Tuesday, August 4, 2020

Great American Outdoors Act Signed Into Law Today

America’s public lands received its greatest boost in decades this morning when President Trump signed the Great American Outdoors Act into law. This historic Act will provide billions of dollars for public lands projects ranging from landscape preservation to infrastructure improvements.

The Act is the single largest investment in America’s national parks and public lands in history, and marks the most significant conservation accomplishment since the presidency of Theodore Roosevelt.

“This is a great day for our national parks, forests and public lands, and the Appalachian Trail Conservancy sends its thanks for the overwhelming support the Great American Outdoors Act received from Congress, the President and outdoor enthusiasts around the nation,” said Sandra Marra, President & CEO of the Appalachian Trail Conservancy (ATC). “The Act will help ensure irreplaceable national treasures like the Appalachian Trail are protected and have the funding they need to enhance safety and accessibility for future generations to enjoy and benefit from.”

The Great American Outdoors Act provides full, permanent funding for the Land and Water Conservation Fund (LWCF) and creates a Restoration Fund to address the deferred maintenance needs of federal public lands. Funding LWCF at its fully authorized level — $900 million a year — will double what was available in 2019 for states, municipalities and the federal government to conserve land for recreation and wildlife habitats. The Appalachian Trail (A.T.) as we know it would not exist without the support of the LWCF, which has helped protect such varied locations as Blood Mountain in Georgia, the Roan Highlands of Tennessee and North Carolina, the Cumberland Valley of Pennsylvania and community forests throughout New Hampshire and Vermont.

The Restoration Fund will make available $9.5 billion over five years, with $6 billion slated for National Park System units, about $1.4 billion slated for National Forest System units, and $475 million for National Wildlife Refuges. Across all its public lands, the United States has a deferred maintenance backlog of $20 billion. According to the President more than 5,500 miles of road, 17,000 miles of trails, and 24,000 buildings are in critical need of repair. Its estimated that the Great American Outdoors Act will create over 100,000 additional infrastructure-related jobs.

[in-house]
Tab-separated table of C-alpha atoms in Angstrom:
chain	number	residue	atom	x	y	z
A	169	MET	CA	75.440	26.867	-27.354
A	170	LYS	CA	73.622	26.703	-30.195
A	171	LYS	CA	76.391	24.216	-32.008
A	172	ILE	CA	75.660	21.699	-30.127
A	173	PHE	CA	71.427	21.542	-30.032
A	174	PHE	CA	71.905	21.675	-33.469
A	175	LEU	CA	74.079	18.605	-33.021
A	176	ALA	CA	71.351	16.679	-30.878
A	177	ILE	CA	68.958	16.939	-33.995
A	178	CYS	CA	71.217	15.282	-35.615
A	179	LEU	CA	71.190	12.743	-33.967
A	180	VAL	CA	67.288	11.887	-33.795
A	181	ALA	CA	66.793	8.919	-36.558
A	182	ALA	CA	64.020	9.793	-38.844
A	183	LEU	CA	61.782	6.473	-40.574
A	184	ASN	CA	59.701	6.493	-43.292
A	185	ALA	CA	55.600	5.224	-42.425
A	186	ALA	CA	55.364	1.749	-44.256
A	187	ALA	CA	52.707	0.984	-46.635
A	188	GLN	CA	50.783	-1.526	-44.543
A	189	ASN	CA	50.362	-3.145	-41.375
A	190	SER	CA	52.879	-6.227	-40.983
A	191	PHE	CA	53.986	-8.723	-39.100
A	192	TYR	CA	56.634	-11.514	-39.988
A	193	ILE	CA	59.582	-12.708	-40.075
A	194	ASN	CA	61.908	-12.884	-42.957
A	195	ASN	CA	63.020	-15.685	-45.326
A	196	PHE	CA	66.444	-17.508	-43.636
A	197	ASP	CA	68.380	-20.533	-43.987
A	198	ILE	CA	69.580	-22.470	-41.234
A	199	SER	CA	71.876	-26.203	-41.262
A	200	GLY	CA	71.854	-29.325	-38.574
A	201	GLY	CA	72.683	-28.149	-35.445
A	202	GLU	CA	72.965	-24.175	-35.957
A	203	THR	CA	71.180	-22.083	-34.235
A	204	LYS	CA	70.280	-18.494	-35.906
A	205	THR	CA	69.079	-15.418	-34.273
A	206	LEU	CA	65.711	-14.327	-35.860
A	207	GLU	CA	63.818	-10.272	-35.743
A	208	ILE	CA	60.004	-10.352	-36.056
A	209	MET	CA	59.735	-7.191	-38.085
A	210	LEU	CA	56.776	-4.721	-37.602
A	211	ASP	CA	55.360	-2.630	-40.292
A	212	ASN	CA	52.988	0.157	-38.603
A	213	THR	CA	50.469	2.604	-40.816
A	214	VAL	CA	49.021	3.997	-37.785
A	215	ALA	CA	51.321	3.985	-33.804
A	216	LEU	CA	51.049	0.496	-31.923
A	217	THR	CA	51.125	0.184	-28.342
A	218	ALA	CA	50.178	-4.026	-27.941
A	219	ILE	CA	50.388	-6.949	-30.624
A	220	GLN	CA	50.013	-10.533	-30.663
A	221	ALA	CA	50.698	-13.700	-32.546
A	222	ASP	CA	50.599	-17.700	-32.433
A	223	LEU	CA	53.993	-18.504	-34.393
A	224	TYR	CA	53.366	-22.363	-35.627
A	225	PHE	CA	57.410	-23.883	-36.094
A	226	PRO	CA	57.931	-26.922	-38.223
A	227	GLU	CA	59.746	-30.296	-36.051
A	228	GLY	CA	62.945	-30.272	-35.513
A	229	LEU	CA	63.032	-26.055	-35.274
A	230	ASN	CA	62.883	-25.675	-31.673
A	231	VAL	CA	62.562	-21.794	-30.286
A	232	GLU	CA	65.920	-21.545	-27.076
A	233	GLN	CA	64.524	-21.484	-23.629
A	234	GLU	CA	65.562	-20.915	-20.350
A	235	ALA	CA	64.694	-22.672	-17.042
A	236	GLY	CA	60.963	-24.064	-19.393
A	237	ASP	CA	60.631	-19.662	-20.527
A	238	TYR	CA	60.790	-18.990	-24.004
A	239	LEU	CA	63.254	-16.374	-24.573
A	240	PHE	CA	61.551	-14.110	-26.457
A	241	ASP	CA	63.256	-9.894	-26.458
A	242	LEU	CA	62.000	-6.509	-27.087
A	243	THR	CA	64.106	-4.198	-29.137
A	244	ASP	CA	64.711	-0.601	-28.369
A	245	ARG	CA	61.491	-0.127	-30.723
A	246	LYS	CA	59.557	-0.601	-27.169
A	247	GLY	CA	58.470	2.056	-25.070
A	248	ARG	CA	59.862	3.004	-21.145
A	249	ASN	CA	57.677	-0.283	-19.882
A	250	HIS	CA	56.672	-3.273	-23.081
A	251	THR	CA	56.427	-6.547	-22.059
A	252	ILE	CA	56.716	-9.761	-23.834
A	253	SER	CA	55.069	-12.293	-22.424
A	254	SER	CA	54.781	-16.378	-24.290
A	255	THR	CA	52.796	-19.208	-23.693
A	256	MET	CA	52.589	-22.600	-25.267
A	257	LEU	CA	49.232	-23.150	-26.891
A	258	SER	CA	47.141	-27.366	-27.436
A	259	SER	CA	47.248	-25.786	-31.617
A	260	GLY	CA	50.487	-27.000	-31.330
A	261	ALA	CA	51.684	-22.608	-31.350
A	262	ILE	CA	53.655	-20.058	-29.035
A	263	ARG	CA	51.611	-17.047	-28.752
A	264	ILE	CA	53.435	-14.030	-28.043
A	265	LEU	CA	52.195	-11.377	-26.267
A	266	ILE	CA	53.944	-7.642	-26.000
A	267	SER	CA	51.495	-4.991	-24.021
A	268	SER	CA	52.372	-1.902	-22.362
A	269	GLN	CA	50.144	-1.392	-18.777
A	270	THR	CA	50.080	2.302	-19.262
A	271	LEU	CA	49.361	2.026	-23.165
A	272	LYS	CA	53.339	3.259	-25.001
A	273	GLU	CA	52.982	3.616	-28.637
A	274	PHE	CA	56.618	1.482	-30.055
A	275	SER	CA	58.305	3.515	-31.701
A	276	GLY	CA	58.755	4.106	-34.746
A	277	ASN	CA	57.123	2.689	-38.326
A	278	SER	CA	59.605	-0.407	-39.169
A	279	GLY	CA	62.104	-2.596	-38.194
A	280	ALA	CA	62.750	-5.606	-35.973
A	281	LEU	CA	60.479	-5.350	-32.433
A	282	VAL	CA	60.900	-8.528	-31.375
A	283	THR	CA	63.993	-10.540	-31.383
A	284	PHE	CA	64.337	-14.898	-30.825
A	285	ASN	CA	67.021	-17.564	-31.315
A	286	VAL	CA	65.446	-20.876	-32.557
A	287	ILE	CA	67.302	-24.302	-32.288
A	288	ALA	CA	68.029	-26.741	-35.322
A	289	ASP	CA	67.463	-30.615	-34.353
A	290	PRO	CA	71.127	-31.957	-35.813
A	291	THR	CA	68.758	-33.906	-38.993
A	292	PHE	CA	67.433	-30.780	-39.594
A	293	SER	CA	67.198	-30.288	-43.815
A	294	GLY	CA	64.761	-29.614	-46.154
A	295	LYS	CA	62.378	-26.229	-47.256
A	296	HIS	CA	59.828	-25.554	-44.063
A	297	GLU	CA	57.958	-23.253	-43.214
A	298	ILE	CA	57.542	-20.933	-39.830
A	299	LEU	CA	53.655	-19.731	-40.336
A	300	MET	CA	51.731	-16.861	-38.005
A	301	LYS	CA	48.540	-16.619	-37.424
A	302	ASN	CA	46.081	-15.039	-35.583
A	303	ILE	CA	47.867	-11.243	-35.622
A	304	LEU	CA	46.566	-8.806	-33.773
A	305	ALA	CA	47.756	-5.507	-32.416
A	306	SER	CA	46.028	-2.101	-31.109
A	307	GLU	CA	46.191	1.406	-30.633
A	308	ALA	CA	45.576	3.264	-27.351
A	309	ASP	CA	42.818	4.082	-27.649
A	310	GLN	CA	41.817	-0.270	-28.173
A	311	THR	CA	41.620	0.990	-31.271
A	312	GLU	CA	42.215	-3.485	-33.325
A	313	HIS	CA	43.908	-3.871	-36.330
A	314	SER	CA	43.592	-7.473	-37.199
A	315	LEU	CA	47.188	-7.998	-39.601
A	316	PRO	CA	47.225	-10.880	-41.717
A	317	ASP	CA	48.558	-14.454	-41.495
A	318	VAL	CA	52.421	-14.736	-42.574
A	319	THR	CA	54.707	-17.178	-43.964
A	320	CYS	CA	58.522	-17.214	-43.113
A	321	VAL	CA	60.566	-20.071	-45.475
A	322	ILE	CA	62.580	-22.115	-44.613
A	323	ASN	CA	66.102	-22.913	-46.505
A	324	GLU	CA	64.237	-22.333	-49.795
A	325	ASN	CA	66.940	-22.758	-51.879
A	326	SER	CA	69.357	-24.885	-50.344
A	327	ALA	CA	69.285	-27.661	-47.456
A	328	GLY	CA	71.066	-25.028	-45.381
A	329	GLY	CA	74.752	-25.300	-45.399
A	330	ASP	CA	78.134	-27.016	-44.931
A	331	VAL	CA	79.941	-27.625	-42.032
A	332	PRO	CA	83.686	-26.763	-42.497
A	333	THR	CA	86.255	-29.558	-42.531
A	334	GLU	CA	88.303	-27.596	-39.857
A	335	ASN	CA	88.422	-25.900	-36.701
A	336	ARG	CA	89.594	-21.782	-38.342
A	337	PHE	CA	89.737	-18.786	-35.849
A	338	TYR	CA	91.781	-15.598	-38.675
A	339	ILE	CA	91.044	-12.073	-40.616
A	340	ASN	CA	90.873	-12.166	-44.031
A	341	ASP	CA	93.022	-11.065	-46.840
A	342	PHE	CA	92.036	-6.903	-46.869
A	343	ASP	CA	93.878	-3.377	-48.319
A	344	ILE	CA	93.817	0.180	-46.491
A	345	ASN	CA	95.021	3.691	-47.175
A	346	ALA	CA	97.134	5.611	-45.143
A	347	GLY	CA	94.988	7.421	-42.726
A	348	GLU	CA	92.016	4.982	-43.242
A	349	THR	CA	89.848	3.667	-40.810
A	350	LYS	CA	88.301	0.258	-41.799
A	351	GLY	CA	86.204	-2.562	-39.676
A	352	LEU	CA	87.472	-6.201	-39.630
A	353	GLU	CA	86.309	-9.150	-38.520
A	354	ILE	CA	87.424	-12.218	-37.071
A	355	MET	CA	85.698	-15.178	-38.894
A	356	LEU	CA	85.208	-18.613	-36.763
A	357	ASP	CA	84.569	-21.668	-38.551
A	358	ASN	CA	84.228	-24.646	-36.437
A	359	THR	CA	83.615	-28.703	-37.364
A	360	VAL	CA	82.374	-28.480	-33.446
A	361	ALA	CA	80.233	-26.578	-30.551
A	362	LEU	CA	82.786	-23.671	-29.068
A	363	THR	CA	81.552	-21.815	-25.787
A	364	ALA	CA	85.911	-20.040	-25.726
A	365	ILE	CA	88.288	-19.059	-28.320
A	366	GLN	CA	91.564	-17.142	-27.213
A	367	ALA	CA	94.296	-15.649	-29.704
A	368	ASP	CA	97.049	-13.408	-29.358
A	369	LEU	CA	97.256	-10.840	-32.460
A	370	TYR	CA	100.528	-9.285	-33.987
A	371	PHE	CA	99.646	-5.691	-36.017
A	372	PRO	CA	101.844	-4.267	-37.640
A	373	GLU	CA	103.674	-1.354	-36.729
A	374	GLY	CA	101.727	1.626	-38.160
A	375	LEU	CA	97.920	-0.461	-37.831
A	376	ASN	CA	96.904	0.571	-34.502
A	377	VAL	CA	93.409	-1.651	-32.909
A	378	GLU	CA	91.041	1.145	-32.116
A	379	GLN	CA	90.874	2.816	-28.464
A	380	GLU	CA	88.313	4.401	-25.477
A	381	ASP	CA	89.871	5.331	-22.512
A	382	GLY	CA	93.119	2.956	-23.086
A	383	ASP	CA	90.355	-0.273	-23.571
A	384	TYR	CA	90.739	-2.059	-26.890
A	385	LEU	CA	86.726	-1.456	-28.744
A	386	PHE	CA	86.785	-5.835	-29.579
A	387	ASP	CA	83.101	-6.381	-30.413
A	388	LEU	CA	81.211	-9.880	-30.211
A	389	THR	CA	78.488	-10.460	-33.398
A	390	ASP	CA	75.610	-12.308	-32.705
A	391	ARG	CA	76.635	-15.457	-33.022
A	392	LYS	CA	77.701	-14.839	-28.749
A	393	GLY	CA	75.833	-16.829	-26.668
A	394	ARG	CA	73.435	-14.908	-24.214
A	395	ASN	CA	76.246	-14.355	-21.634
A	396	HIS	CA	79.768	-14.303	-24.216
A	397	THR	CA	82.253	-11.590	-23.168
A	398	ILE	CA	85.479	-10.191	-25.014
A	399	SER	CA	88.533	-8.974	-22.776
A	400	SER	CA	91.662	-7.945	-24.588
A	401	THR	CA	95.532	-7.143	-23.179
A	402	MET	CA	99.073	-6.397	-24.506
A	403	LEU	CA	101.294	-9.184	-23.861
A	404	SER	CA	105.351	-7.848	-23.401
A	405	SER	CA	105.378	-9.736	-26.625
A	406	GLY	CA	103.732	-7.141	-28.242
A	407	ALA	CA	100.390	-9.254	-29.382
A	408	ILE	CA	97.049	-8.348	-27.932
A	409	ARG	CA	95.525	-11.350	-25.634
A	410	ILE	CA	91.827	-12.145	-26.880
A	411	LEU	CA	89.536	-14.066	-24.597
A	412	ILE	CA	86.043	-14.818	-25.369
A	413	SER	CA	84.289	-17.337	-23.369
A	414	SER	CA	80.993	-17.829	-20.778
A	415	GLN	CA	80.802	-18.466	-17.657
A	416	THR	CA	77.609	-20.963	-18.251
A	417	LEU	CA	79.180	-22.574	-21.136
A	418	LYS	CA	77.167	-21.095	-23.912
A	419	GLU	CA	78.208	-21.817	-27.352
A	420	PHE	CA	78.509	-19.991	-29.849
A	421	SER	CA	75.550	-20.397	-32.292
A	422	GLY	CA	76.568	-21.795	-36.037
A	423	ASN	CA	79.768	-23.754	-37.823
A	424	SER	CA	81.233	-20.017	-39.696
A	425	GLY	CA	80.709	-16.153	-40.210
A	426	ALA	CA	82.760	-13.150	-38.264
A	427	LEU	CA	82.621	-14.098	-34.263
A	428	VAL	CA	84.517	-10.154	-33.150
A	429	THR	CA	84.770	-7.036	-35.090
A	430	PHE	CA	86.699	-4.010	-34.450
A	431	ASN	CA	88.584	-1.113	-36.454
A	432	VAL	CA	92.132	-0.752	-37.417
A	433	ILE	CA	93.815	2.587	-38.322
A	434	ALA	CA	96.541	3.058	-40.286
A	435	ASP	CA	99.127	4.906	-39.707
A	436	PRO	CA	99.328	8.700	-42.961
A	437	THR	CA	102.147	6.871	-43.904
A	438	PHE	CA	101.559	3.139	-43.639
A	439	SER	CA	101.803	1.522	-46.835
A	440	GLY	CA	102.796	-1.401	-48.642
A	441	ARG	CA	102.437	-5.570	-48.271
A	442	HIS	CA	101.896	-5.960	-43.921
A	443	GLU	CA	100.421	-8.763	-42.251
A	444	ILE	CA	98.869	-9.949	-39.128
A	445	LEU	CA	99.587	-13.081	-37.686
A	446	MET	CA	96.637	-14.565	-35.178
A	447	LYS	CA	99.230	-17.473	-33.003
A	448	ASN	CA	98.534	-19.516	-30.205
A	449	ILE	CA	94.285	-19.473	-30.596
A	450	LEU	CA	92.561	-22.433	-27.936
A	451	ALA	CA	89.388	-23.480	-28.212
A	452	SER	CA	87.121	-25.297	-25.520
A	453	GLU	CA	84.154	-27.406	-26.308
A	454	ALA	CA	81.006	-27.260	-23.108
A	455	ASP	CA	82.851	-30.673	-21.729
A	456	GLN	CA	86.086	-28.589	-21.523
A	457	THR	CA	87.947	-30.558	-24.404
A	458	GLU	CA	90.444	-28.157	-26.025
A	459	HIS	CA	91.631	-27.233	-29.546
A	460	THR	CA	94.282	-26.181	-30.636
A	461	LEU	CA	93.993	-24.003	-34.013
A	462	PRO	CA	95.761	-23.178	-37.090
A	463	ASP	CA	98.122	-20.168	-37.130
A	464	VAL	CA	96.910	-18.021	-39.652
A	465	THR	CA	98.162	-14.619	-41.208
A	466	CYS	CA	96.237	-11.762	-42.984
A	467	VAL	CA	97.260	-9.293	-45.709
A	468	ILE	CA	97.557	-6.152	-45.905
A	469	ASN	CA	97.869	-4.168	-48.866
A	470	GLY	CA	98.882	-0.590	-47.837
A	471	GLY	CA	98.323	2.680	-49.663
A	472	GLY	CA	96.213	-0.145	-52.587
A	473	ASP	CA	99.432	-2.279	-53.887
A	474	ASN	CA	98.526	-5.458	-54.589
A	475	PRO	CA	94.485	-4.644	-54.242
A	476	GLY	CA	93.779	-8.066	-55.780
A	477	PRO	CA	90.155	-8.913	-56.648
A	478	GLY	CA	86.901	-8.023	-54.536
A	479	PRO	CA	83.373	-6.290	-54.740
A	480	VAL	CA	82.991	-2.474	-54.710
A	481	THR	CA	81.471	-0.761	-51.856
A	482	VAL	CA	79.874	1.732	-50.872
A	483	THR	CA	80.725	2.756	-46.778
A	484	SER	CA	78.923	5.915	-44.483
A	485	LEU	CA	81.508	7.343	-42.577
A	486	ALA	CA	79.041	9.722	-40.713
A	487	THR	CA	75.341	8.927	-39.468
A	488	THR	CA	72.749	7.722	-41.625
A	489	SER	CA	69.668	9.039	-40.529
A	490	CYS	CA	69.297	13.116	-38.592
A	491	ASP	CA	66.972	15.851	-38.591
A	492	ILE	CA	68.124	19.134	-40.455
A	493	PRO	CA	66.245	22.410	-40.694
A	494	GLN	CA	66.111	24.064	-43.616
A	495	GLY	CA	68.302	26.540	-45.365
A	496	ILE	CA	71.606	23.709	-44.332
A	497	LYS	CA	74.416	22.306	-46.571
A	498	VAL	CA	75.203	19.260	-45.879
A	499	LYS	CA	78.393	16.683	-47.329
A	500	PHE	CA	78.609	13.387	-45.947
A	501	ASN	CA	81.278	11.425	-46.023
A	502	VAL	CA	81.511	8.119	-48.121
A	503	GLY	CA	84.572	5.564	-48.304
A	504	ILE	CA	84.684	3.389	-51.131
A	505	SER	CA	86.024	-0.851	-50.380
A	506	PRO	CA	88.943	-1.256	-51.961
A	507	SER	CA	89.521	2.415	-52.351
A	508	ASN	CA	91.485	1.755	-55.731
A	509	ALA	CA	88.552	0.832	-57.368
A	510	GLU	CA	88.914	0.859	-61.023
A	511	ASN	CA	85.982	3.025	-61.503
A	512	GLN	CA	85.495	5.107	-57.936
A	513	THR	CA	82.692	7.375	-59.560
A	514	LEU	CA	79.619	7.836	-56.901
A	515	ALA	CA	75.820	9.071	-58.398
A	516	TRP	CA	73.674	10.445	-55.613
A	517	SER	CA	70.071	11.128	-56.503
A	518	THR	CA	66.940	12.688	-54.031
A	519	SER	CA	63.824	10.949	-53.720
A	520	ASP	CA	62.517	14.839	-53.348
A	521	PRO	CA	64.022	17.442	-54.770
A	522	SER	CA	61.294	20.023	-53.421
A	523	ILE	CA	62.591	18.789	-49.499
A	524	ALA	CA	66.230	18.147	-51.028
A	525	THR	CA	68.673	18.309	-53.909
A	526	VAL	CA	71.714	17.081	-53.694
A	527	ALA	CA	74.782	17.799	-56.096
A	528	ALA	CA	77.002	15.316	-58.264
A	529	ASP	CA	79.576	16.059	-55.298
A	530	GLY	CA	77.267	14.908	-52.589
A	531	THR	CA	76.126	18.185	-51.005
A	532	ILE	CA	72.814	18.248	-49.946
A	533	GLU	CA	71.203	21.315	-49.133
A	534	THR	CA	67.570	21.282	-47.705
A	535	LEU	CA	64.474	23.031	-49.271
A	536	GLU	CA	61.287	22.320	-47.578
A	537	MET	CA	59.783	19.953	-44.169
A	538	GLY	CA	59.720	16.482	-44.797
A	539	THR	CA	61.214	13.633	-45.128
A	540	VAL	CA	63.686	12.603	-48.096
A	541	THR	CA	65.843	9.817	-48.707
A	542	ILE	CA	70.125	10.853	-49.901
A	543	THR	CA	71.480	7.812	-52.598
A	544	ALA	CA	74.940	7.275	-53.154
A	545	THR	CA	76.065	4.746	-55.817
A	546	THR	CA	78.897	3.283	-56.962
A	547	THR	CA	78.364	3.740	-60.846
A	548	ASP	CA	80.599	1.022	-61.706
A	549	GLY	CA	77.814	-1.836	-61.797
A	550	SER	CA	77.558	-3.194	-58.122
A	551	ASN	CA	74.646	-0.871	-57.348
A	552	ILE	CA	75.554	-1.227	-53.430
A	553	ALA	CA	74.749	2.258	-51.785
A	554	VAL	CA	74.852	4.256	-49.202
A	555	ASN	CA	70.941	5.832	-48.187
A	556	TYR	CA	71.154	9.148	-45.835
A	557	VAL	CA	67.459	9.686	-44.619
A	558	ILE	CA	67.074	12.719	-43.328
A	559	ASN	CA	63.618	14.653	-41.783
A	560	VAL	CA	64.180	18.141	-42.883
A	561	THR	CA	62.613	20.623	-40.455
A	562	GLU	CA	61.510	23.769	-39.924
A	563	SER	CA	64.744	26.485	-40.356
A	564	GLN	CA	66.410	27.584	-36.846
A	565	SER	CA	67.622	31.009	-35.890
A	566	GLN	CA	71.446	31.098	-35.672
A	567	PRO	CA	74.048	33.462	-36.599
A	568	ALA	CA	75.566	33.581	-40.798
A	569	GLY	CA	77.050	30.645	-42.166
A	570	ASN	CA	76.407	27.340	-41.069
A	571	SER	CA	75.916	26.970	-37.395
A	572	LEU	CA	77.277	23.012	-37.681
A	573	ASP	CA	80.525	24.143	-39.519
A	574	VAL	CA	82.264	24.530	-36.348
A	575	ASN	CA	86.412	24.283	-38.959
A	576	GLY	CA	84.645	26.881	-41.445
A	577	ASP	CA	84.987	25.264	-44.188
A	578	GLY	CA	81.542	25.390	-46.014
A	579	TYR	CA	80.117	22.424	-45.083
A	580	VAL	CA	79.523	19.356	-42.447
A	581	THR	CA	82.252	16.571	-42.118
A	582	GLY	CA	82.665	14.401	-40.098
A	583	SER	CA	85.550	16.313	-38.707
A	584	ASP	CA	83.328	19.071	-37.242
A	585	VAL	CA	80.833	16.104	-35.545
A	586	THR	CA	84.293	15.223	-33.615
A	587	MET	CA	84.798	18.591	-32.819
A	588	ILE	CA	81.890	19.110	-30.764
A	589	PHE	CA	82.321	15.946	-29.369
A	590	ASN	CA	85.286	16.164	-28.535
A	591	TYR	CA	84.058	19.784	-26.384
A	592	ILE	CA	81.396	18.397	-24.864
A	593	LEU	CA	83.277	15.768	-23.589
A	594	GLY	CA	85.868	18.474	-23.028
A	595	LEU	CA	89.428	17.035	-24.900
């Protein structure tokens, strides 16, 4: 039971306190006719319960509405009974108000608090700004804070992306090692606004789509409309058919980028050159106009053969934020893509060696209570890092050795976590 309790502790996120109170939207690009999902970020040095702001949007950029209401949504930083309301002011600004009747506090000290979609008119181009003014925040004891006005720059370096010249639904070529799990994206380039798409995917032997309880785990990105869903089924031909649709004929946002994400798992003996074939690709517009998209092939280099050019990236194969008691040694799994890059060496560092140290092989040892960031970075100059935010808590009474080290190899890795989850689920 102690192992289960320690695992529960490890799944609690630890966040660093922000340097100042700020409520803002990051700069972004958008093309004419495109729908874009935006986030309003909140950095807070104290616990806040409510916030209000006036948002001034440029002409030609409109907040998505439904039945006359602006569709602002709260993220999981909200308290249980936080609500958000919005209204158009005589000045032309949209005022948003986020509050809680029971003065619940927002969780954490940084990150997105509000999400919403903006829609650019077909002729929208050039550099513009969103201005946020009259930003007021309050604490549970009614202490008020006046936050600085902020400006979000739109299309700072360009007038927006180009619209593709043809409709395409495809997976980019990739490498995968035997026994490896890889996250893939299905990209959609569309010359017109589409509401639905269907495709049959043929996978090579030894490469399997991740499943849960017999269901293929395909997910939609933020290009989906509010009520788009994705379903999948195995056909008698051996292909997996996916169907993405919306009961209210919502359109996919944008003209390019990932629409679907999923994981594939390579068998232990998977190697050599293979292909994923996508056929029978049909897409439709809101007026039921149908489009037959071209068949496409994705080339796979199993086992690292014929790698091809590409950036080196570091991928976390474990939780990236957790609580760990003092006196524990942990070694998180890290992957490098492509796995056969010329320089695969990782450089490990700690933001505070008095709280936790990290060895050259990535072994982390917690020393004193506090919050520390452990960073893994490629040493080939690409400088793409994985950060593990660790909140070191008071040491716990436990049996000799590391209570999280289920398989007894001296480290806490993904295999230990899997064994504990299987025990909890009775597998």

Jeff
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Monday, August 3, 2020

Grand Teton National Park Foundation Announces Major Trail Restoration Work in Hurricane Pass Area

The Grand Teton National Park Foundation has announced on their website that trail crews are currently conducting major restoration work along the Teton Crest Trail in the Hurricane Pass area. This area experienced significant damage from rain and snow melt runoff during the spring of 2016, including one major washout.

The Teton Crest Trail is a 45-mile long distance trail that travels across the high country of Grand Teton National Park, as well as portions of the Caribou-Targhee National Forest. Hurricane Pass is located between Alaska Basin and the south fork of Cascade Canyon.

The GTNP Foundation also announced that restoration work will take place at other areas along the Teton Crest Trail, including Paintbrush Divide and Static Peak Divide.

For more information on the project, please click here.







Jeff
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Friday, July 31, 2020

Search for Missing Hiker in North Fork Area Underway

Search efforts are underway in Glacier National Park for Barry J. Tragen, a 68-year-old Columbia Falls resident.

Tragen’s vehicle was seen parked at Kintla Lake on Wednesday, July 22. A search effort was initiated by park rangers on July 25 after Tragen did not return. The search effort continues this week in conjunction with Flathead County Search and Rescue and Flathead County K9 teams.

Tragen is five feet, ten inches tall and approximately 220 pounds with gray hair and hazel eyes.

Anyone that may have information or was in the area and saw an individual that fits the description is encouraged to contact the park tip line at 406-888-7077.



Jeff
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Wednesday, July 29, 2020

Hiker Dies on Siyeh Pass Trail in Glacier National Park

On Monday, July 27 at 4:45 pm Glacier National Park received a report that a man had collapsed and was unresponsive on the Siyeh Pass Trail, approximately one mile from the trailhead at Siyeh Bend.